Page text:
KACL Lecture Series

#17 : William Bright
Professor, niversity of Colorado
Title: Writing systems: Origins, typology, practical orthography
Date : June 26, 2002, 17:00--18:30
Place : Faculty Meeting Room, the 3rd Floor of Graduate School of Humanities and Social Sciences Building, Kobe University.

Recent studies in written languages have clarified how writing systems (scripts) are invented, evolve, and are adapted to other languages. The origins and the typology of scripts are interrelated, yet partly independent. We distinguish PICTOGRAPHIC scripts, which are not written language, but from which writing systems may arise; LOGOGRAPHIC scripts, like that of Chinese; SYLLABARIES, like Japanese kana; and ALPHABETS. This last category is in turn divided into ABUGIDAS (e.g. Arabic), ALPHASYLLABARIES (e.g. the native scripts of India and SE Asia), and ALPHABETS PROPER (e.g. Greek, Roman, Cyrillic). Alphabetic systems that have been developed for East Asian languages include Korean HANGUL and Chinese BOPOMOFO.
Some languages use a mixture of features; thus European languages use logographs like メ2モ and メ+モ along with alphabetic symbols. Japanese combines kanji (Chinese logographs) with kana (syllabary) as well as roman letters. In the Chinese area, Taiwanese and Cantonese are sometimes written with roman letters supplementing Chinese characters.
Some languages have had changes in their writing systems in recent centuries. Vietnamese once used an adaptation of Chinese characters (chu$ユn冦), but it now uses the roman alphabet, with numerous added diacritics. Among minority nationalities in mainland China, languages like Uighur (Turkic) and Dehong (Dai) have been sometimes written in the roman alphabet, but they now use adaptations of Arabic script and of a native Dai system. The Yi (Lolo) language, which once used a logographic script inspired by that of Chinese, now uses a very large syllabic script.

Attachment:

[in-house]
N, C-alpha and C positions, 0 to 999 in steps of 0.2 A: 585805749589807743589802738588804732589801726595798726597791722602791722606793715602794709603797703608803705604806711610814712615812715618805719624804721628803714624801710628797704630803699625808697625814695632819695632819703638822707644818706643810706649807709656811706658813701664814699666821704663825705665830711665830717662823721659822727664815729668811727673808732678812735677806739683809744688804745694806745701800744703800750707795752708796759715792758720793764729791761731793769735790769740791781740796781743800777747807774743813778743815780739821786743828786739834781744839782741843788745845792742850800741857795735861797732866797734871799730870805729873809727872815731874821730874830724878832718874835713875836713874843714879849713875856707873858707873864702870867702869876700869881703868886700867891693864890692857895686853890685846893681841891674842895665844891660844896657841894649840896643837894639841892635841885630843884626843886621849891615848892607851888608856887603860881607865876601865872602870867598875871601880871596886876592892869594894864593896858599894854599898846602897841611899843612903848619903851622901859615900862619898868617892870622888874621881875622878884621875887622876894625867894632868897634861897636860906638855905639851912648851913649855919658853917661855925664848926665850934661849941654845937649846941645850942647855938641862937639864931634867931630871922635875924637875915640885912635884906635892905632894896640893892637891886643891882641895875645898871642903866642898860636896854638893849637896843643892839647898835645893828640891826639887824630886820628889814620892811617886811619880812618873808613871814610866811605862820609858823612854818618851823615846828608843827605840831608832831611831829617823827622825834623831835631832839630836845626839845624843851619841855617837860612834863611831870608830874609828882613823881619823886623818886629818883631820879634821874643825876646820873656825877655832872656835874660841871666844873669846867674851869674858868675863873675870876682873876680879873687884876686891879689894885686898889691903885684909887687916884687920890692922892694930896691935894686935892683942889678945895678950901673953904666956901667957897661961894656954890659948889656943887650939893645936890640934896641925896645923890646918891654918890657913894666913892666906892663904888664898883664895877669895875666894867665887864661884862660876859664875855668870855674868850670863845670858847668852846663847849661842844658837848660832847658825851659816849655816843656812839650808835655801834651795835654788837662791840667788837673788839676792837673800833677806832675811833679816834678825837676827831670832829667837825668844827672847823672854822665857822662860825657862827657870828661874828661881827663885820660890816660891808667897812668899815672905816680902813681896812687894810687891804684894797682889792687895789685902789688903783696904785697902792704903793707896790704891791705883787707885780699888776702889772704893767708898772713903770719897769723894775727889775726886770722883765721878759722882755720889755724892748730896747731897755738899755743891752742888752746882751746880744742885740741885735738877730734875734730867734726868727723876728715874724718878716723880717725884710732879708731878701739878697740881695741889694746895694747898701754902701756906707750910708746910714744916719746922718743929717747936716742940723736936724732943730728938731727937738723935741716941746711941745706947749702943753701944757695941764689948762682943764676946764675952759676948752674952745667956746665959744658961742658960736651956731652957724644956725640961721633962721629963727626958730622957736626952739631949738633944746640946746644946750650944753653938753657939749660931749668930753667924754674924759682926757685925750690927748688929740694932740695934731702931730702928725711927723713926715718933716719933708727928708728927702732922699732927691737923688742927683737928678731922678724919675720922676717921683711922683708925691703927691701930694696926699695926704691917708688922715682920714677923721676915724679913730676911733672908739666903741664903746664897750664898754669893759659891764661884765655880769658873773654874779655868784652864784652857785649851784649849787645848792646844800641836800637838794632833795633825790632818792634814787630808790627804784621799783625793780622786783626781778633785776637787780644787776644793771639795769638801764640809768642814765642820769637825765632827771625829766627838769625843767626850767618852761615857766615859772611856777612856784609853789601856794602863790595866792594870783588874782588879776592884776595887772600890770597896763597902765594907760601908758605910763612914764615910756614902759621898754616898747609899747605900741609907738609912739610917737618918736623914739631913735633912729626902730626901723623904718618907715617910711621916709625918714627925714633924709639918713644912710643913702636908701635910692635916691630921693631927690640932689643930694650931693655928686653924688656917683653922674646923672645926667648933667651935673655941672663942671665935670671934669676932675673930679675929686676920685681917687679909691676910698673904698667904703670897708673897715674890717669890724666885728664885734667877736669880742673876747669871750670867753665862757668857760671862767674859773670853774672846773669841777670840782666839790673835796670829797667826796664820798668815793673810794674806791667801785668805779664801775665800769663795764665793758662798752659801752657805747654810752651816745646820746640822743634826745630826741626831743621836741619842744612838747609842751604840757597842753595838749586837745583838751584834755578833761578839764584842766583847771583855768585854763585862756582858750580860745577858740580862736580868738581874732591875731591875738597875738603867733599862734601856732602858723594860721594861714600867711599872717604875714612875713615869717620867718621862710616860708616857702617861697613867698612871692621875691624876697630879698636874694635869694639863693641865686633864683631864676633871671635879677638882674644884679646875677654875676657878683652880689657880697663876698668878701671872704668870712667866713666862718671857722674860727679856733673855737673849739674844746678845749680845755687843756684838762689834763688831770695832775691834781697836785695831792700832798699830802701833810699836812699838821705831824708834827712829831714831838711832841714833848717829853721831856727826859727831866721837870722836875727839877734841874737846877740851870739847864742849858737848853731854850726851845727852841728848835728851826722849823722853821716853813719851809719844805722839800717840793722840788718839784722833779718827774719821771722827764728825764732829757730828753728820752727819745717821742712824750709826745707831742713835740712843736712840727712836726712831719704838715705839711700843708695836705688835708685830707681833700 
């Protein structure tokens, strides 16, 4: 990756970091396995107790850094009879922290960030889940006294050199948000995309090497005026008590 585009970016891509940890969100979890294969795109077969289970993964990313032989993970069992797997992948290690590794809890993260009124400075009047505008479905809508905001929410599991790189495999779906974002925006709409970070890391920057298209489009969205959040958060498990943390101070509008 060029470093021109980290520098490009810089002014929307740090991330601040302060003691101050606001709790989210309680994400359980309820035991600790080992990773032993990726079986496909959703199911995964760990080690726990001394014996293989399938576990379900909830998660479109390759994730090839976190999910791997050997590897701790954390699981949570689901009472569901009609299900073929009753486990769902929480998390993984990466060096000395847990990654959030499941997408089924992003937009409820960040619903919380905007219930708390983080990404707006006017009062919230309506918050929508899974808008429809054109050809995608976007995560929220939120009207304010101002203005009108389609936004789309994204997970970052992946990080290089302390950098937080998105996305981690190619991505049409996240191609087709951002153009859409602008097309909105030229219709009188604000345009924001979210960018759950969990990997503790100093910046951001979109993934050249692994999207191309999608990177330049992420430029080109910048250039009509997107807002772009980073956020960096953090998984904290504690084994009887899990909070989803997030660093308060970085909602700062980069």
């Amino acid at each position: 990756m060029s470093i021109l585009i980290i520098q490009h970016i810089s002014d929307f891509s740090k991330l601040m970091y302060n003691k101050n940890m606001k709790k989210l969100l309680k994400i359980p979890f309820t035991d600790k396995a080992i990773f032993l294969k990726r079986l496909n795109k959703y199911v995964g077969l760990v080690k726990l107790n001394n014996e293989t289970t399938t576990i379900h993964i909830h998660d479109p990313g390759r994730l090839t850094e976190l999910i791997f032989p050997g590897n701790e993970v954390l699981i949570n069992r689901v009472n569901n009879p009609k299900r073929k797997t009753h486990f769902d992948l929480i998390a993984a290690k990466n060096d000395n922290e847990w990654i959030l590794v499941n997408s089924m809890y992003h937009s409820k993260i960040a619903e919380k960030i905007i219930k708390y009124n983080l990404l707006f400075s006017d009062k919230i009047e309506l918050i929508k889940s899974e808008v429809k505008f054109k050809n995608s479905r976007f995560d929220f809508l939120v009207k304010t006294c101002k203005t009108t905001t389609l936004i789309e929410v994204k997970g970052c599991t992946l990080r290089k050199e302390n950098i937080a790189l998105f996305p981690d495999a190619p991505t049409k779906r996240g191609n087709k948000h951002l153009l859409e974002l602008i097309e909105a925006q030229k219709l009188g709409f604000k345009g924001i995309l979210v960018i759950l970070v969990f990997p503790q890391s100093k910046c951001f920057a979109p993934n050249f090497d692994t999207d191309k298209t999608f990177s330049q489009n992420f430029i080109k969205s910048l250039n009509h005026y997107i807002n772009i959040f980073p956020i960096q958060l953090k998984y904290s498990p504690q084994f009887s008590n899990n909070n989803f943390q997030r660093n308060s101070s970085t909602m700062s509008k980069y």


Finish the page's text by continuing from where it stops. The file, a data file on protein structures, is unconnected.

When writing systems are invented or adapted by missionaries, educators etc., it is important to respect several criteria, related to the facts mentioned above: (a) The value of traditional scripts, where they exist, should be recognized. (b) Nevertheless, scripts should reflect accurate grammatical and phonological analyses. (c) The phonological structures of some languages may be well represented by syllabic, rather than alphabetic scripts. (d) Consideration should be given to whether a script corresponds more to MORPHOPHONEMIC or to purely PHONEMIC structure. (e) Relationships to existing scripts, politically or socially dominant, should be considered. (f) Differences in handwritten and typographic styles should be taken into account. All these criteria are relevant to the writing systems used for the aboriginal Formosan languages of Taiwan, such as Ami and Paiwan.


[back to KACL-home page]